On Halloween Eve, Lydell ‘Hackman’ Rhodes plans to carve up Sergey Lipinets in battle of unbeatens

If you spot Lydell Rhodes out and about—say, at a restaurant or grocery store or pumping gas—you’ll see an ordinary dude. Throw him in the squared circle, though, and that’s when his alter ego manifests.

Lydell Rhodes

Lydell Rhodes is planning to give his "Hackman” persona a little Halloween flare when he enters the ring Friday night to fight Sergey Lipinets. (Lucas Noonan/Premier Boxing Champions)

“Just put me in front of a big fight crowd,” says Rhodes, a self-proclaimed night owl. “That’s when the ‘Hackman’ in me comes alive.”

Rhodes (23-0-1, 11 KOs) will once again transform into his ominous persona during Friday’s bout against Sergey Lipinets (7-0, 6 KOs) on a Premier Boxing Champions card from The Venue at UCF in Orlando, Florida (Bounce TV, 9 p.m. ET/6 p.m. PT).

A 28-year-old native of Spencer, Oklahoma, Lydell Rhodes plans to enter the ring wearing a hockey mask that conjures Jason Voorhees of Friday the 13th fame. And with this fight taking place on the eve of Halloween, that mask will have an added twist.

“Instead of it just being white, I had it painted orange and black to match my uniform and my shoes,” says Rhodes, who trains out of Floyd Mayweather Jr.’s Las Vegas-based facility. “I used to come out with a mask, so I’m going back to my roots while adding some entertainment value to the Halloween theme.”

Rhodes says his “Hackman” moniker has two origins, the initial one being a reference to his 80-year-old grandfather’s nickname, “Hack.” “To this day, he’s still working,” Rhodes says. “He owns a business doing yard work, cutting grass and cleaning buildings in Spencer, Oklahoma. So it’s like, ‘You can Hack it,’ or, ‘You can Hack anything.’”

The other meaning?

“Now, that’s obvious,” Rhodes says. “‘Hack’ sounds like you’re going to butcher your opponent and ‘hack’ people down. And on Friday night, that’s how I’ll handle my business against Sergey Lipinets.”

Lipinets, who checked in at 139.8 pounds at Thursday’s weigh-in, owns a near three-inch height advantage against Rhodes, who is listed at 5-foot-4½. On the other hand, Rhodes—who tipped the scales Thursday at 138.8 pounds—will have the edge in ring experience, having logged 109 rounds in 24 bouts, compared with Lipinets’ 40 rounds in his seven contests.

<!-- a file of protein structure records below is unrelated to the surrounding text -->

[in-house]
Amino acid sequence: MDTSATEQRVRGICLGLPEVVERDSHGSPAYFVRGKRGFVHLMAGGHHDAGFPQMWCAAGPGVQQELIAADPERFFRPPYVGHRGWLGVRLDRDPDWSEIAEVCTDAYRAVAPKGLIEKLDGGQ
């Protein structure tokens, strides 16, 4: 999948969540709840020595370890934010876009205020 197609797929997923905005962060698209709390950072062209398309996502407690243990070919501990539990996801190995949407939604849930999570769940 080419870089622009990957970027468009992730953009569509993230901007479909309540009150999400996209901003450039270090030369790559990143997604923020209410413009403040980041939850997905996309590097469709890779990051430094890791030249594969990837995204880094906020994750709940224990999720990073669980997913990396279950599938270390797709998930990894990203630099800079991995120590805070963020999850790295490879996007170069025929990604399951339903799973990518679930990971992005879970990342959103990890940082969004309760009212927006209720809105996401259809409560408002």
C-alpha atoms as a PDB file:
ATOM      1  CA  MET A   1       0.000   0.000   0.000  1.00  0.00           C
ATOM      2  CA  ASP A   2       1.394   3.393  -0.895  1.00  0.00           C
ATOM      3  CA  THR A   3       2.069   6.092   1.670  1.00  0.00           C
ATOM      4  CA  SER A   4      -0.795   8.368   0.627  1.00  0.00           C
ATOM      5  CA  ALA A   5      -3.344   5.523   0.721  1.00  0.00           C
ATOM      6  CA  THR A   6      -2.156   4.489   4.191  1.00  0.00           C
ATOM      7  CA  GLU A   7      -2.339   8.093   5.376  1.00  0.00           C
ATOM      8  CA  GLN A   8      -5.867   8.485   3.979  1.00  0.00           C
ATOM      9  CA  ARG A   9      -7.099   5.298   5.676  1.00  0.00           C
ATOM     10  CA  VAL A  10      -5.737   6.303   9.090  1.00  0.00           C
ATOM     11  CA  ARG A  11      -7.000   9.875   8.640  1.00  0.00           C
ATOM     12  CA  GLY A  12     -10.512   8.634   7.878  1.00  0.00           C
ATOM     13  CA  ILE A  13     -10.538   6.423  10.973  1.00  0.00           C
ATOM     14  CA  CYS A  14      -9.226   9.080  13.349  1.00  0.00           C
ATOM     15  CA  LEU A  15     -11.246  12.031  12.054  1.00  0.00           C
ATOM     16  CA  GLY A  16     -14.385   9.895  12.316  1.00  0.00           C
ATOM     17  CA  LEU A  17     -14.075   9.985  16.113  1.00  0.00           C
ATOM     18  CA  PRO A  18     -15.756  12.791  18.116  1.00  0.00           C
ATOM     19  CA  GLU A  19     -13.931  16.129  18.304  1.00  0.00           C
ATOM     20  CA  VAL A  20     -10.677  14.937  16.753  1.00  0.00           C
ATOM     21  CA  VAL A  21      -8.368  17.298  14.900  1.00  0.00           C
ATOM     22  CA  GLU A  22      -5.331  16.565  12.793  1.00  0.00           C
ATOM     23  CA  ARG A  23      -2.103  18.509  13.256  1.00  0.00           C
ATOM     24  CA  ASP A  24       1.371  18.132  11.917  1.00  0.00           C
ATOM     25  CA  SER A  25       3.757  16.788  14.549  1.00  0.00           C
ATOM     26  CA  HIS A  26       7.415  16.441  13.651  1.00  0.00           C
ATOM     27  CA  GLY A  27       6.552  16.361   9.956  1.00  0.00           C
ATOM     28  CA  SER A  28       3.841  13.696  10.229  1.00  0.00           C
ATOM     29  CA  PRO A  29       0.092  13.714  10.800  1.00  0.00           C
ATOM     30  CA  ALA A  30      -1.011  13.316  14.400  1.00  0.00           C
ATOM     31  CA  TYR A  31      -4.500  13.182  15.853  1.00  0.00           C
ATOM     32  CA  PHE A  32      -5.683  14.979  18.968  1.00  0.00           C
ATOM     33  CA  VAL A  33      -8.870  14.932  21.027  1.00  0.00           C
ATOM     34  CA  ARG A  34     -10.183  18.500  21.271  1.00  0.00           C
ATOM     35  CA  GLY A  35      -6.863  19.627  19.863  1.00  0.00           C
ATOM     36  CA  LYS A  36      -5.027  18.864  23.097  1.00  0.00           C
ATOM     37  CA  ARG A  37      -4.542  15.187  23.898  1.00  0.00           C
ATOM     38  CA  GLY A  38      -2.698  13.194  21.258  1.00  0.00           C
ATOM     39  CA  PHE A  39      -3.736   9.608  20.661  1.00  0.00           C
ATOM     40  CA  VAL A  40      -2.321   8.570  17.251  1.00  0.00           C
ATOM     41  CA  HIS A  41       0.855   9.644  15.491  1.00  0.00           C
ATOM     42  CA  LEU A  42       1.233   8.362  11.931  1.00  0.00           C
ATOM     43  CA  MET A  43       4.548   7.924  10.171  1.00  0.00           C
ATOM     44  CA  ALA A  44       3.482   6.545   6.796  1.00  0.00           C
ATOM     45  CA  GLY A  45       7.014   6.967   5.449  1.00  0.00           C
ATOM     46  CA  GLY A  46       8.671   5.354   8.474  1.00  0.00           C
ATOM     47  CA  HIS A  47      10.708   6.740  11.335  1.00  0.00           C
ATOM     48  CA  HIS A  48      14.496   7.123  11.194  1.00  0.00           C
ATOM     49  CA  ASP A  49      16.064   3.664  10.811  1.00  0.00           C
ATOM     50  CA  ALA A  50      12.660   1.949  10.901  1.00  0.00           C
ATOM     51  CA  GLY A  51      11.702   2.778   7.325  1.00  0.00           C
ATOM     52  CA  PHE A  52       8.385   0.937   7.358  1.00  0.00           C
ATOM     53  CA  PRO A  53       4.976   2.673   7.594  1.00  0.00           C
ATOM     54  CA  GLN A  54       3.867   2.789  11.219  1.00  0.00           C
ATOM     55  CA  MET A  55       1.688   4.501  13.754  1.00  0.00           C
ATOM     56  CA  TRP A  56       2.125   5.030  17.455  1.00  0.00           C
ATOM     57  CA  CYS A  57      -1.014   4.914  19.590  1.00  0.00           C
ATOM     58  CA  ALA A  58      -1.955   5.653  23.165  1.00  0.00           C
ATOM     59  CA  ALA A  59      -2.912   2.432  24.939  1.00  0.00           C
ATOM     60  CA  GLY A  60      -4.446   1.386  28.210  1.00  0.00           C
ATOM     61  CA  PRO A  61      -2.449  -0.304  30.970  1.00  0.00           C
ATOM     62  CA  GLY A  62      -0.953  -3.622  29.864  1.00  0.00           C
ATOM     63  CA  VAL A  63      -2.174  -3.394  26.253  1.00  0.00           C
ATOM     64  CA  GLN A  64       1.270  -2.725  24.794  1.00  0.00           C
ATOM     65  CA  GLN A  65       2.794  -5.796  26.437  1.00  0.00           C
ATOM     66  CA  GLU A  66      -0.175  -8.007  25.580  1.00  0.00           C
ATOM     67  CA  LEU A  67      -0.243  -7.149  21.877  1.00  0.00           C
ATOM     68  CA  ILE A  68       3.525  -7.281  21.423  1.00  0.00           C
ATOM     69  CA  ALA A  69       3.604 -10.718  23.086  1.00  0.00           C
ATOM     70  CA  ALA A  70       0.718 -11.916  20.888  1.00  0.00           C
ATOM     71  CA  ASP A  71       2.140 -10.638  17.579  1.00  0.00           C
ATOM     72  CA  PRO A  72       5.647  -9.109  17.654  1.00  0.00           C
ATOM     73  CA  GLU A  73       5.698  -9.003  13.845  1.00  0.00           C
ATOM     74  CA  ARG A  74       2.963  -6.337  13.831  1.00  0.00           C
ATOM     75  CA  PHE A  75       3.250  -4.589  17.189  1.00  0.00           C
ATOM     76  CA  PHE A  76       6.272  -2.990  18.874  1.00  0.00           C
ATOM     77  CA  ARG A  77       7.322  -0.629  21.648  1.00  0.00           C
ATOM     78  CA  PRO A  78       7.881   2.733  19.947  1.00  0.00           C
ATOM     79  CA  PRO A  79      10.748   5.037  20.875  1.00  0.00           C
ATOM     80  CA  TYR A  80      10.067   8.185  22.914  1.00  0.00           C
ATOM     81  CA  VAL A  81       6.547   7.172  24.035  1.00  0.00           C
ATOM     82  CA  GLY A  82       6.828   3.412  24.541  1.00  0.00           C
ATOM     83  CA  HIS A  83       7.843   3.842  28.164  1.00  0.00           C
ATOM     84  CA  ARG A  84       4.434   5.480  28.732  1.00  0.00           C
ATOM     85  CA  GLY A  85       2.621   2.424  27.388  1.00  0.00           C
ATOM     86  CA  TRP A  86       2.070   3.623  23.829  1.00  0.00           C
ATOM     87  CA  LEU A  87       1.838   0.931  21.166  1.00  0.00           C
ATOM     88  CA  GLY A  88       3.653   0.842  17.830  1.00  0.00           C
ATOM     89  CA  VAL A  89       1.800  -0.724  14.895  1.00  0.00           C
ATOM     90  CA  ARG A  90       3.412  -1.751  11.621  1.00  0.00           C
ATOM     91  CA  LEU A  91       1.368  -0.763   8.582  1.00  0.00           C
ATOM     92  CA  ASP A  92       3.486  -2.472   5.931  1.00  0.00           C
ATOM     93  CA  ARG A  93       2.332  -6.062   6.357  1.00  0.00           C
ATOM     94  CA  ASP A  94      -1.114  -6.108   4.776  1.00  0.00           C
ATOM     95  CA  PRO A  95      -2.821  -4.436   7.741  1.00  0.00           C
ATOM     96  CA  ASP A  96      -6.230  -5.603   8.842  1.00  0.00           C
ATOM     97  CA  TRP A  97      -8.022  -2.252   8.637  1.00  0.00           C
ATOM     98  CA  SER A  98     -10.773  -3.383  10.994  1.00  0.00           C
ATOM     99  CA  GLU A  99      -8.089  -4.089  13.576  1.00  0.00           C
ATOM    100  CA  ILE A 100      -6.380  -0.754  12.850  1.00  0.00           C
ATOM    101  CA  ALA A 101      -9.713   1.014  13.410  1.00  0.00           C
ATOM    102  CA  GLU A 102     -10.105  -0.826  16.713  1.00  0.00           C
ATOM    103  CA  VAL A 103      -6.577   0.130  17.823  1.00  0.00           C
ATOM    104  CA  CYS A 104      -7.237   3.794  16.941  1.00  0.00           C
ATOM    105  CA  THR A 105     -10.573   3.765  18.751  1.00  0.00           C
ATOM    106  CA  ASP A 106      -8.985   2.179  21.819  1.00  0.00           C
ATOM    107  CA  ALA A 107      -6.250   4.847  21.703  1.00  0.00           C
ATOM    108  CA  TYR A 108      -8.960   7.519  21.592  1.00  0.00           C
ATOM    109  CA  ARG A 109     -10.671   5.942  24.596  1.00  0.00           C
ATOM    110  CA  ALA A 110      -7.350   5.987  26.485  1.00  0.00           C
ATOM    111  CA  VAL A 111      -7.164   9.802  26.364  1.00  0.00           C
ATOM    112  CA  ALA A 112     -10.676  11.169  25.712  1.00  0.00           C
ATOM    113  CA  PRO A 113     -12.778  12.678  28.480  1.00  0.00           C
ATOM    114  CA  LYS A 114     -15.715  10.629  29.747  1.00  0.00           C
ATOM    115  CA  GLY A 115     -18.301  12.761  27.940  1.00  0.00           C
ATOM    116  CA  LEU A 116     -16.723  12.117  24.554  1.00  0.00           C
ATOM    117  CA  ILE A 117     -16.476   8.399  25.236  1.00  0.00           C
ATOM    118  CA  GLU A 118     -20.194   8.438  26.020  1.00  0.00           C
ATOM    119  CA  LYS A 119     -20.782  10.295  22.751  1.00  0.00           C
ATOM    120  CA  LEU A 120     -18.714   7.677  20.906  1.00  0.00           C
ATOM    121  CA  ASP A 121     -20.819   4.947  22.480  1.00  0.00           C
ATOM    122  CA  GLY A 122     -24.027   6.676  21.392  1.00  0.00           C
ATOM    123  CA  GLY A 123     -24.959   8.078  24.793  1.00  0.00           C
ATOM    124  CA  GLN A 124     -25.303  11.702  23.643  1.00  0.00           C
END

Despite his opponents’ relative lack of experience, Rhodes says he’s seen enough on video to know that the Russian-based 26-year-old native of Kazakhstan is dangerous. After all, since winning his pro debut by unanimous decision, Lipinets has scored six consecutive knockouts.

“He likes to keep his range and throw the jab, but he also likes to set up and load up on his overhand right with some power on it,” Rhodes says. “He breaks guys down and wears guys down to the point where they’ll stop fighting him.

“Nothing’s easy in this world, and I give him all of the respect in the world, because the guy is undefeated.”

While Rhodes’ prep work for this bout has included some video scouting, Lipinets says he didn’t study Rhodes, choosing instead to rely on the assessment of cornerman Rodrigo Mosquera.

“I’ve never watched a second of tape on him, [but] I never look at opponents. I prepare myself and listen to my trainer,” Lipinets says. “My trainer says he’ll try to move a lot, try to use the whole ring to make it more comfortable for himself. But I will cut the ring off and put pressure on him. Or I could box with him. I can do both. It depends how I feel in there.

“I’m stronger, but he’s the best opponent I’ve fought so far.”

Both fighters have faced one common opponent in Rynell Griffin. While Rhodes whitewashed Griffin in a six-round unanimous decision in February 2013, Lipinets earned a third-round knockout of the journeyman 18 months later.

Those results might give Lipinets a little added confidence heading into this one. Then again, Rhodes will tell you he’s not even close to the same fighter he was when he beat Griffin nearly three years ago—and the “Hackman” says Lipinets will realize this in a hurry.

“I’ve trained in some of the best camps in the world,” Rhodes says. “I’ve been in there with Shawn Porter, who brings crazy pressure, and Manny Pacquiao, whose work [ethic] is incredible. I’m battle-tested.

“He’s not faced an athletic guy who throws punches fast and hard like I do, and who will give him movement, right hands, left hooks and body shots all night long. I’ll do a lot more than hack him down. I’ll make him look like a C-level or D-level fighter.”

For complete coverage of Rhodes vs Lipinets, be sure to visit our fight page.

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